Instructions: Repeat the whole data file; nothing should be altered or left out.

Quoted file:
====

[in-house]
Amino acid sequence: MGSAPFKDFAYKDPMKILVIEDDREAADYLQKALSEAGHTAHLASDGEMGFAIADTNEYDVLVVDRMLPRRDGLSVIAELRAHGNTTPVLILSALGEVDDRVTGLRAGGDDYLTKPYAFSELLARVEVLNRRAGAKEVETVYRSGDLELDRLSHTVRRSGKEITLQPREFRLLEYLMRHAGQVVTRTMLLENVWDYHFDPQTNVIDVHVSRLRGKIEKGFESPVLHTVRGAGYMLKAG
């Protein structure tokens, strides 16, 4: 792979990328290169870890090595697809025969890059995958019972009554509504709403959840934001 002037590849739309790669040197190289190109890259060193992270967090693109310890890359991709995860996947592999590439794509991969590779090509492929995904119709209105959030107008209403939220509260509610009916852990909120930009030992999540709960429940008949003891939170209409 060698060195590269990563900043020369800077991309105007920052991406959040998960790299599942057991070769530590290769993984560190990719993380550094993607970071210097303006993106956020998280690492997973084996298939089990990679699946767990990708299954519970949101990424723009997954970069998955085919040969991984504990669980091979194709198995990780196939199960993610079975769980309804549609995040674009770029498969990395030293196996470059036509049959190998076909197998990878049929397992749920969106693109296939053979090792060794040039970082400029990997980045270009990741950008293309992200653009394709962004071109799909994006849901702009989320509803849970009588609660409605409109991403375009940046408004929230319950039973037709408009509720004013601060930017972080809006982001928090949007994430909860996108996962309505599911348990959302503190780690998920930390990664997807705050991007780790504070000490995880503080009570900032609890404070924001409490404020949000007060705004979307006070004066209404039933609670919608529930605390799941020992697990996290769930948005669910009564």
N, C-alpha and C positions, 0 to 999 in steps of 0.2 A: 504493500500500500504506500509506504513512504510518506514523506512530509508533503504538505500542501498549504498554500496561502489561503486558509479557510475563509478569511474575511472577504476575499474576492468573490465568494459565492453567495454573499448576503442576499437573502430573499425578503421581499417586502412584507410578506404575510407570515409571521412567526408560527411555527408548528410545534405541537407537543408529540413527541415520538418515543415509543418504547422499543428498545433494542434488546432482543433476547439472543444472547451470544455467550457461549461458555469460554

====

[in-house]
Amino acid sequence: MGSAPFKDFAYKDPMKILVIEDDREAADYLQKALSEAGHTAHLASDGEMGFAIADTNEYDVLVVDRMLPRRDGLSVIAELRAHGNTTPVLILSALGEVDDRVTGLRAGGDDYLTKPYAFSELLARVEVLNRRAGAKEVETVYRSGDLELDRLSHTVRRSGKEITLQPREFRLLEYLMRHAGQVVTRTMLLENVWDYHFDPQTNVIDVHVSRLRGKIEKGFESPVLHTVRGAGYMLKAG
């Protein structure tokens, strides 16, 4: 792979990328290169870890090595697809025969890059995958019972009554509504709403959840934001 002037590849739309790669040197190289190109890259060193992270967090693109310890890359991709995860996947592999590439794509991969590779090509492929995904119709209105959030107008209403939220509260509610009916852990909120930009030992999540709960429940008949003891939170209409 060698060195590269990563900043020369800077991309105007920052991406959040998960790299599942057991070769530590290769993984560190990719993380550094993607970071210097303006993106956020998280690492997973084996298939089990990679699946767990990708299954519970949101990424723009997954970069998955085919040969991984504990669980091979194709198995990780196939199960993610079975769980309804549609995040674009770029498969990395030293196996470059036509049959190998076909197998990878049929397992749920969106693109296939053979090792060794040039970082400029990997980045270009990741950008293309992200653009394709962004071109799909994006849901702009989320509803849970009588609660409605409109991403375009940046408004929230319950039973037709408009509720004013601060930017972080809006982001928090949007994430909860996108996962309505599911348990959302503190780690998920930390990664997807705050991007780790504070000490995880503080009570900032609890404070924001409490404020949000007060705004979307006070004066209404039933609670919608529930605390799941020992697990996290769930948005669910009564």
N, C-alpha and C positions, 0 to 999 in steps of 0.2 A: 504493500500500500504506500509506504513512504510518506514523506512530509508533503504538505500542501498549504498554500496561502489561503486558509479557510475563509478569511474575511472577504476575499474576492468573490465568494459565492453567495454573499448576503442576499437573502430573499425578503421581499417586502412584507410578506404575510407570515409571521412567526408560527411555527408548528410545534405541537407537543408529540413527541415520538418515543415509543418504547422499543428498545433494542434488546432482543433476547439472543444472547451470544455467550457461549461458555469460554